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This post was last updated at 6:42 p.m. ET.
Bradley Manning, the former intelligence analyst who perpetrated the largest leak of classified information in U.S. history, has been acquitted of the most serious charge against him.
Col. Denise Lind, the military judge presiding over the case in Fort Meade, Md., found the Army private not guilty of aiding the enemy, when he released hundreds of thousands of classified documents to WikiLeaks. The charge carried a possible punishment of life in prison.
Manning, however, was found guilty of other serious offenses including multiple charges of espionage and five charges of theft.
Kevin Gosztola, who has been covering the trial from the beginning for the liberal site Firedoglake, reports that if you add up the potential punishment for all the charges, Manning could be in jail for "over 100 years."
The sentencing phase of the trial is scheduled to begin tomorrow morning.
Update at 6:42 p.m. ET. Judge Has Total Discretion:
Philip Cave, an expert on military law, says this case will likely go on for years. The case is automatically appealed to the convening authority, then it can go to the U.S. Army Court of Criminal Appeals, and then to the civilian U.S. Court of Appeals for the Armed Forces and then possibly all the way to the Supreme Court of the United States.
Cave also says that Col. Lind can impose whatever sentence she deems necessary.
"She can impose a punishment of no punishment all the way to maximum confinement," Cave told us.
Update at 3:40 p.m. ET. Reaction From WikiLeaks:
WikiLeaks, the recipient of the leaked information, tweeted that today's verdict is "dangerous national security extremism from the Obama administration."
The verdict, it continued, sets a "very serious new precedent for supplying information [to] the press."
Update at 3:22 p.m. ET. A Very Good Day For Manning:
"Private Manning is in a world of trouble. ... but he certainly had a good day today."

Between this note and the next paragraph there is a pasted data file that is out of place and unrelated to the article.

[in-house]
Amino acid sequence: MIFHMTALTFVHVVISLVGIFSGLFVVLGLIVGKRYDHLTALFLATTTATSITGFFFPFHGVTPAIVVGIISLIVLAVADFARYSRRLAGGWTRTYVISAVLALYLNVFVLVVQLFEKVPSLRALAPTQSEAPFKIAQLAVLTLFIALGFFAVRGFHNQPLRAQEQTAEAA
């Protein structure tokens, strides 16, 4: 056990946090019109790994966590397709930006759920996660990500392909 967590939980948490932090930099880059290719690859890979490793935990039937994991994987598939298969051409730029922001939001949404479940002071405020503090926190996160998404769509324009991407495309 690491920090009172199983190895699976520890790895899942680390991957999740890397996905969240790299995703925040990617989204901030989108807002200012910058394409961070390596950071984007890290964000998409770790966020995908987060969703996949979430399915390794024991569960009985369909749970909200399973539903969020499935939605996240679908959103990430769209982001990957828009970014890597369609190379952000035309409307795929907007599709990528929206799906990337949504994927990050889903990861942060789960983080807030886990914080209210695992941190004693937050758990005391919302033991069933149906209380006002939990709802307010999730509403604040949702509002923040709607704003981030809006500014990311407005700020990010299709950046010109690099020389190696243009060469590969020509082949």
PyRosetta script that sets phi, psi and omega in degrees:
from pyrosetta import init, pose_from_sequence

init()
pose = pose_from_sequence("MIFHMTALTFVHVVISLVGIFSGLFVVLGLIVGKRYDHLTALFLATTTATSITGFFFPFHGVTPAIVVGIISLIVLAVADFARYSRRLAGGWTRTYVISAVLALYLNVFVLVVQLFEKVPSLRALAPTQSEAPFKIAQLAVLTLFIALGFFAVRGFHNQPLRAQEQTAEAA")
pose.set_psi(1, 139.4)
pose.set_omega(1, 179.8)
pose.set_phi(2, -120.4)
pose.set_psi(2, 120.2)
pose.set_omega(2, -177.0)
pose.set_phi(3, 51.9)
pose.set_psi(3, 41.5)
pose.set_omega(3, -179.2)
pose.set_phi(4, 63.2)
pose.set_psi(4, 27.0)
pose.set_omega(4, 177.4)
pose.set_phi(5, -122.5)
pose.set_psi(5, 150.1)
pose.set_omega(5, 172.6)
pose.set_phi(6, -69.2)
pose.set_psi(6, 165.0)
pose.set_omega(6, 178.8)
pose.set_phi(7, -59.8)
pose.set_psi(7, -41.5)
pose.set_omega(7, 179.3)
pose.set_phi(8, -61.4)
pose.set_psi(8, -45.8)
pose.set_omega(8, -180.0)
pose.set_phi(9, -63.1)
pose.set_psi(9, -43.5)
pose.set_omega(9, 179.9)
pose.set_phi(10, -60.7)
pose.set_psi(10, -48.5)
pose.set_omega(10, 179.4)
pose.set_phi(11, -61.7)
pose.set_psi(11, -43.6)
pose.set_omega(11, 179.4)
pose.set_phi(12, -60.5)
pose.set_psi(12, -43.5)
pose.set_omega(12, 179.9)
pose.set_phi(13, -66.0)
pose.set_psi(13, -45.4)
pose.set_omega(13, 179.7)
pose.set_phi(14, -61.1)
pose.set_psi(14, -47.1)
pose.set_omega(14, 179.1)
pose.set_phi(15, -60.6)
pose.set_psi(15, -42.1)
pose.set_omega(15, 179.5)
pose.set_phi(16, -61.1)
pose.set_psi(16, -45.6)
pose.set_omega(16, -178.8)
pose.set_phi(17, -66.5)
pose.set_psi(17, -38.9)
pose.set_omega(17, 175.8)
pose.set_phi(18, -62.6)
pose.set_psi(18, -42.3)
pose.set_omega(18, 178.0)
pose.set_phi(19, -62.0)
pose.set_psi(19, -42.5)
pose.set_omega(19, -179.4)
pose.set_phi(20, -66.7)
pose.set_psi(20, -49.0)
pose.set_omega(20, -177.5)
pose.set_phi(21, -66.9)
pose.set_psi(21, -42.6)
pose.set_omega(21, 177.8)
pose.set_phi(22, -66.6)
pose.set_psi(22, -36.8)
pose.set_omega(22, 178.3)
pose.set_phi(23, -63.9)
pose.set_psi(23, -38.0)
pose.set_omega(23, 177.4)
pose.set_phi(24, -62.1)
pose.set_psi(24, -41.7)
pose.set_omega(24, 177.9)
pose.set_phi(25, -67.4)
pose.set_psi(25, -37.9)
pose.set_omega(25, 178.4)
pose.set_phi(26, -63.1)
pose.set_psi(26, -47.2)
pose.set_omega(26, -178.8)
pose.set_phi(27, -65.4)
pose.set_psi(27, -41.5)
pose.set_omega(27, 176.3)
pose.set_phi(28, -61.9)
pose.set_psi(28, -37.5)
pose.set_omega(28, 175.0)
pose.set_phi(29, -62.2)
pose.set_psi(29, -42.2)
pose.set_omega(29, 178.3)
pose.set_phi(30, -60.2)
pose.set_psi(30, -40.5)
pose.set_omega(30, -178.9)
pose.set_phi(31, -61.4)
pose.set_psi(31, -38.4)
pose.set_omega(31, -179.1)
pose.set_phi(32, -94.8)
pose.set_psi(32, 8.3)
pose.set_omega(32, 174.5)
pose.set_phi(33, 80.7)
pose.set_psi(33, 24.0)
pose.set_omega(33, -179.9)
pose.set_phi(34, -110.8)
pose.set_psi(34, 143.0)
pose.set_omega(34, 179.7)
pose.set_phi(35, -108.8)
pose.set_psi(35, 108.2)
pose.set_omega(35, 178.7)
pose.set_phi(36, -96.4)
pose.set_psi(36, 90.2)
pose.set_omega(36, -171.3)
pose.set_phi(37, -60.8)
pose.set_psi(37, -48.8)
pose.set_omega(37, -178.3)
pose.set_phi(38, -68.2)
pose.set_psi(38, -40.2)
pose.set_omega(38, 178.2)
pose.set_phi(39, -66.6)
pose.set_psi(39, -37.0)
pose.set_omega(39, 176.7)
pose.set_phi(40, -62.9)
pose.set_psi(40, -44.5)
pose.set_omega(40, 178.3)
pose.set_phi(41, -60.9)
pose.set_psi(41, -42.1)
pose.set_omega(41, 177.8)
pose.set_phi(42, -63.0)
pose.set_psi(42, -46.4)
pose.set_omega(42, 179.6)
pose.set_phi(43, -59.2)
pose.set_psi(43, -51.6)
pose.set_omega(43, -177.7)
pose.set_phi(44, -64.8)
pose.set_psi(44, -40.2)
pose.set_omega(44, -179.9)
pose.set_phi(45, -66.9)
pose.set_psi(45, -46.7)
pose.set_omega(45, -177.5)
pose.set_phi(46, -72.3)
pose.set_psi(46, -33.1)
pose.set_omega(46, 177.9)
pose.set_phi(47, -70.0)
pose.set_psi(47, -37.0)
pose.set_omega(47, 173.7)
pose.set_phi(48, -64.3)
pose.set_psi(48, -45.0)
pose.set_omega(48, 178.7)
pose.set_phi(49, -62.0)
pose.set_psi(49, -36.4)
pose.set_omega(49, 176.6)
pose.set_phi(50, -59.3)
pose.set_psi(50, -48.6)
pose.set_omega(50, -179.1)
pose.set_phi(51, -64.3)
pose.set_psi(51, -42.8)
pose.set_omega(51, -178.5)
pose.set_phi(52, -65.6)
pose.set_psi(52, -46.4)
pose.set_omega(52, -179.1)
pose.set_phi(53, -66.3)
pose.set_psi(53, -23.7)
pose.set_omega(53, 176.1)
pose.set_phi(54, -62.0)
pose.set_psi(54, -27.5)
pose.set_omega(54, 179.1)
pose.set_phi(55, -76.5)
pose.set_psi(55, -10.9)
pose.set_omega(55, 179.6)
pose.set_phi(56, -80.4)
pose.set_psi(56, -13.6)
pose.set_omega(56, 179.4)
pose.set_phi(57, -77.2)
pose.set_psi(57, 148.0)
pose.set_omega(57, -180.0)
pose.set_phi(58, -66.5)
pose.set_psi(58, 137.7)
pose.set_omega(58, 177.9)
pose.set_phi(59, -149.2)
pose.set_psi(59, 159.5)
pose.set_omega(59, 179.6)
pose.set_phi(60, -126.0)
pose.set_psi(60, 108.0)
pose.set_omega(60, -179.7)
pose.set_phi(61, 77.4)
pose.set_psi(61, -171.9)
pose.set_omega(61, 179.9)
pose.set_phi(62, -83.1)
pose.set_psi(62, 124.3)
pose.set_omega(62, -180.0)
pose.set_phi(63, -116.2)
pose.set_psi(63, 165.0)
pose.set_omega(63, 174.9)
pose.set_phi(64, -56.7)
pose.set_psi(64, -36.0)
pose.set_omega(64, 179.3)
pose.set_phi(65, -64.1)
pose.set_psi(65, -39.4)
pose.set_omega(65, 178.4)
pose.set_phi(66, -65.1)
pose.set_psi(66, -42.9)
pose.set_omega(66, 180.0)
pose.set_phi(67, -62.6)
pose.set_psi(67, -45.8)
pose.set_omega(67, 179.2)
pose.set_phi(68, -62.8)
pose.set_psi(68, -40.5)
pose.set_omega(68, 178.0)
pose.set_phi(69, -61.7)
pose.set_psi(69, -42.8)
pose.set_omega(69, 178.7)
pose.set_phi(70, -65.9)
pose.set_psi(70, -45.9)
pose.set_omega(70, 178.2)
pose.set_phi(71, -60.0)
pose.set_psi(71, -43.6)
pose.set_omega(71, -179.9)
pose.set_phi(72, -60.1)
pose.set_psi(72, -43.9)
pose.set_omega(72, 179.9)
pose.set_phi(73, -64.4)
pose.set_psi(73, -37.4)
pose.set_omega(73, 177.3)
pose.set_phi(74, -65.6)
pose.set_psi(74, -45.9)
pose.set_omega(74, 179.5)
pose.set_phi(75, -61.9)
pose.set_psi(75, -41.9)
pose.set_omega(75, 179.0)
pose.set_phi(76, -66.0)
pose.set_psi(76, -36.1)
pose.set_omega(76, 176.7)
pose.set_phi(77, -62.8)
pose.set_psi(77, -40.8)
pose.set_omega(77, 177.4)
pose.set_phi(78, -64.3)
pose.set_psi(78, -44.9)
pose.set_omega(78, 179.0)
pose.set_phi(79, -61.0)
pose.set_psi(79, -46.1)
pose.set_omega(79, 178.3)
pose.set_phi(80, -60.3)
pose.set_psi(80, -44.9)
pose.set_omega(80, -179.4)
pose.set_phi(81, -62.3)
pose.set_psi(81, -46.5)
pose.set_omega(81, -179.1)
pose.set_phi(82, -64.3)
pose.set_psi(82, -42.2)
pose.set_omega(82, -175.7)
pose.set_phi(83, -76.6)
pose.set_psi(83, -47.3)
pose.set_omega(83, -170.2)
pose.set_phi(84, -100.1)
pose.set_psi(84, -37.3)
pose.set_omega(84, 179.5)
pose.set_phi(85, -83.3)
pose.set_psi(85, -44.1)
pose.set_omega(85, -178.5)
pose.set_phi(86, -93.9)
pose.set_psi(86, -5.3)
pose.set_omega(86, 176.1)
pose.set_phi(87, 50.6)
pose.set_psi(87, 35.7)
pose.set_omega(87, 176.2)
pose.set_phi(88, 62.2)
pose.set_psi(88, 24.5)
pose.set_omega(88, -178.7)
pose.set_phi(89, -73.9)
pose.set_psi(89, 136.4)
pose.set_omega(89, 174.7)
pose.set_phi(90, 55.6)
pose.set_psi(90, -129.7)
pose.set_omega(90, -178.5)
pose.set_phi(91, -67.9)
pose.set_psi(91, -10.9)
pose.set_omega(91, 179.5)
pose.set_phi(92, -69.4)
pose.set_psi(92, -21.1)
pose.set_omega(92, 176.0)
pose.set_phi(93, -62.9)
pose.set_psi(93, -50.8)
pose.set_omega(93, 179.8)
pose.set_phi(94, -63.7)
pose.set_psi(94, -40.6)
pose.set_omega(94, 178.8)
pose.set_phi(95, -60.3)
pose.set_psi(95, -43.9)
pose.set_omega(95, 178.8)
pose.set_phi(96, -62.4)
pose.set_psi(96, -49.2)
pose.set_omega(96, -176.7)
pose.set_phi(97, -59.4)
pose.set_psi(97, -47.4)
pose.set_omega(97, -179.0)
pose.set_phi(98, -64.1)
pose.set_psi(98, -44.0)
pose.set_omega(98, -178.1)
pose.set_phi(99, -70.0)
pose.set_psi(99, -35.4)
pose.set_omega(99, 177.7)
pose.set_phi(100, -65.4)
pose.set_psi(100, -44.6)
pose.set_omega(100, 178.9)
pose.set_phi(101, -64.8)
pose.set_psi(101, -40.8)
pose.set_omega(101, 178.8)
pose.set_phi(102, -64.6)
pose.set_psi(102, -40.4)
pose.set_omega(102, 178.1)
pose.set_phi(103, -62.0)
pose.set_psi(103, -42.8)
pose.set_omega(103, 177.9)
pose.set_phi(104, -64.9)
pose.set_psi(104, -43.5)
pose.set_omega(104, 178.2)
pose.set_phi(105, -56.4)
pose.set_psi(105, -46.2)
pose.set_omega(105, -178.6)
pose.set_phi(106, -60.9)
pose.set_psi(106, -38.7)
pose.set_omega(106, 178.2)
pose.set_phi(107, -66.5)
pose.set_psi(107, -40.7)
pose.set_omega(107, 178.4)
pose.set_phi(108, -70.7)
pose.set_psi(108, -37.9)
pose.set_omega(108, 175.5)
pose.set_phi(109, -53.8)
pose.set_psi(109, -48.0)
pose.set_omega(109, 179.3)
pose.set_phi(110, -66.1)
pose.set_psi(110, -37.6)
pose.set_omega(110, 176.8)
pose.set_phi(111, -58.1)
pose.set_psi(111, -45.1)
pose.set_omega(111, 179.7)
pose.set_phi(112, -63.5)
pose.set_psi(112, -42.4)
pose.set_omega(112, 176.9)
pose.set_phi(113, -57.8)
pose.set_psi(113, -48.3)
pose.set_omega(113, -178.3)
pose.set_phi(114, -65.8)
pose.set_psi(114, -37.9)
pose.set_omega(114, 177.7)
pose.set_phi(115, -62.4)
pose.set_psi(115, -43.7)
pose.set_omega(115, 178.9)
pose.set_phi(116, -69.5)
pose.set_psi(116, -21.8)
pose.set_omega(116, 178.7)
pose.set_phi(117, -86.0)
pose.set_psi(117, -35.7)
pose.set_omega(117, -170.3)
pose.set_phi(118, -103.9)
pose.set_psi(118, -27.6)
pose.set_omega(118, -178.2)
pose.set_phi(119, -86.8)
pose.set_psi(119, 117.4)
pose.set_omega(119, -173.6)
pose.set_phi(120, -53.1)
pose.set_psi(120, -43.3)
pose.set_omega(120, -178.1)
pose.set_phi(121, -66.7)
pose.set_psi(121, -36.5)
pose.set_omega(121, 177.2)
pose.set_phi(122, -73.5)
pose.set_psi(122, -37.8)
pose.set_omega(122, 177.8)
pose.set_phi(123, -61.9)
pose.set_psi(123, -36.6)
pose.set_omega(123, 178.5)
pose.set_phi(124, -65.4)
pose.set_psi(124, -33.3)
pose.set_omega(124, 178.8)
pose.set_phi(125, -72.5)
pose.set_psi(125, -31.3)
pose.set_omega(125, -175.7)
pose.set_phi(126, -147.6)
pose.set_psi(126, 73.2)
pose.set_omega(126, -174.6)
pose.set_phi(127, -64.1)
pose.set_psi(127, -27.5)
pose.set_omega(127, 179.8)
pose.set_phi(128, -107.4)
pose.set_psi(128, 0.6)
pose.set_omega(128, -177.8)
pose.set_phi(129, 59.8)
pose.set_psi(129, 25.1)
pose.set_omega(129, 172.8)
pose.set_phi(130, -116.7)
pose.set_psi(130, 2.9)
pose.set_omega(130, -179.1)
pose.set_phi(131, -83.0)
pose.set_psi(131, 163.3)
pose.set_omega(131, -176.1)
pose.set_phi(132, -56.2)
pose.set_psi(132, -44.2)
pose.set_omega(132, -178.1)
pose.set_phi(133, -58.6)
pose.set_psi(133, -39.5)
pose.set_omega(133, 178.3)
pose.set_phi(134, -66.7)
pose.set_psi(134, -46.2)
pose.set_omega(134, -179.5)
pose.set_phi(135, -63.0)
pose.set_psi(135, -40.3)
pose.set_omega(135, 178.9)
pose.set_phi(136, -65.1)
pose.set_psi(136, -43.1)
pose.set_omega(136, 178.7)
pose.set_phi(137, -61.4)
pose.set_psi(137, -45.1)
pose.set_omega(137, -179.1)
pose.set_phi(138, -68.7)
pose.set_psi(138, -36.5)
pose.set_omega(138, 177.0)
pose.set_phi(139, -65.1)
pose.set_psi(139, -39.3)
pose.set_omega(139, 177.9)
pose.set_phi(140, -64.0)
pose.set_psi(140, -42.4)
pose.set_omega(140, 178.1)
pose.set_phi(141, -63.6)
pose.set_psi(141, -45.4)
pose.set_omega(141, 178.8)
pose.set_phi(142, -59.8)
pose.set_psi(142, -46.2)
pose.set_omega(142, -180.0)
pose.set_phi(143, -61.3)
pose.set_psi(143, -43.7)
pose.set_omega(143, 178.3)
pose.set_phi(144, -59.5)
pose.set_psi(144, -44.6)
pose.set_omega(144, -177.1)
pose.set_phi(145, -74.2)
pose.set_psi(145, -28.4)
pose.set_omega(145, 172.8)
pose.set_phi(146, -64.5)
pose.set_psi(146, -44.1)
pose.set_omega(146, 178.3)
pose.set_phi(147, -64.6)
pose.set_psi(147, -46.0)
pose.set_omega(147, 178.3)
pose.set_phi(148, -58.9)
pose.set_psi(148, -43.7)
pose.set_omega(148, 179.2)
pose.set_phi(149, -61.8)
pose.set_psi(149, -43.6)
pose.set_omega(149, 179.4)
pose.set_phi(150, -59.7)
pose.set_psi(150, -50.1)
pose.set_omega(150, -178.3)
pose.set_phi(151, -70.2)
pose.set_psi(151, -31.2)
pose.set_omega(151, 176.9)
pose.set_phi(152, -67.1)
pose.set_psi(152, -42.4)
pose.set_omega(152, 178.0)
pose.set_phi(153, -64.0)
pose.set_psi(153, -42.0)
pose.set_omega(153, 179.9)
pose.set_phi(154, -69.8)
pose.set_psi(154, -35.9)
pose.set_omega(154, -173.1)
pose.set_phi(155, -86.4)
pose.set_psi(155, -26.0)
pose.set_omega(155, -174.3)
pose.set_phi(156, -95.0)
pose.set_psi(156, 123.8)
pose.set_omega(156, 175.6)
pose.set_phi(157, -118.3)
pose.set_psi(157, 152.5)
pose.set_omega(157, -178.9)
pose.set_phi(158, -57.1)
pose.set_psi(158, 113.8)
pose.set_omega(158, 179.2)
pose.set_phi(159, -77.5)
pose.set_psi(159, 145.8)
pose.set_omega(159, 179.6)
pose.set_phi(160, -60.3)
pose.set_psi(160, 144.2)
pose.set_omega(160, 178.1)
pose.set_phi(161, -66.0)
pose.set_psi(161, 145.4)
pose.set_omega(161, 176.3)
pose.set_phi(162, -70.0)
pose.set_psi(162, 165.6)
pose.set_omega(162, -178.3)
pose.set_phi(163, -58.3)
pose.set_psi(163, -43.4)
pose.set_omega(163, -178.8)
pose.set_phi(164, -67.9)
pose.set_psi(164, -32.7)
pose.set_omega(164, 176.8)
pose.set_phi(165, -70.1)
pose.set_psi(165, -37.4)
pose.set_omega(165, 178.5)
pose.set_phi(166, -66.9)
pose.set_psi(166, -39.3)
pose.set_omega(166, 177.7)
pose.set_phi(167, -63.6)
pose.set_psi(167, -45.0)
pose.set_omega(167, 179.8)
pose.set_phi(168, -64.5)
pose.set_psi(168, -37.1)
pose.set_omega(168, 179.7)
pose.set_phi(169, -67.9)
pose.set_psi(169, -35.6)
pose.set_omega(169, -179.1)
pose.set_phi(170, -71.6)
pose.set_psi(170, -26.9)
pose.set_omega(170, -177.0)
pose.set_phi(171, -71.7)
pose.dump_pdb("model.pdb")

That's how Eugene Fidell, a lecturer at Yale Law School and an expert on military law, summed up the Manning case for NPR's Carrie Johnson.
What he means is that while Manning is likely facing dozens of years in prison, he beat the government on its biggest charge.
"From a distance [what you see is], the federal government trying its best to prosecute a very serious charge, possibly an aggressive charge, but still a very serious charge against a very low ranking enlisted man and the enlisted man prevailed," Fidell said. "And that I think speaks volumes about the strong points of the military justice system."
Update at 3:07 p.m. ET. Government Seeking To Intimidate:
The American Civil Liberties Union put out this statement in response to the verdict:
"While we're relieved that Mr. Manning was acquitted of the most dangerous charge, the ACLU has long held the view that leaks to the press in the public interest should not be prosecuted under the Espionage Act," said Ben Wizner, director of the ACLU's Speech, Privacy and Technology Project. "Since he already pleaded guilty to charges of leaking information – which carry significant punishment – it seems clear that the government was seeking to intimidate anyone who might consider revealing valuable information in the future."
Update at 2:39 p.m. ET. One Espionage Acquittal:
NPR's Carrie Johnson points out that Manning was acquitted of one espionage charge that related to a 2009 video shot in Afghanistan. Alexa O'Brien points out in her round-up of charges that the video, which showed a bombing in the Farah Province of Afghanistan, was unclassified.
By Carrie's math, Manning was found guilty of 19 of the 21 charges he was facing.
Update at 2:35 p.m. ET. Espionage Charges:
Earlier, relying on the AP and others, we reported that Manning was found guilty of five espionage charges; the AP now reports that number is six.
Update at 1:34 p.m. ET. Unprecedented Charge: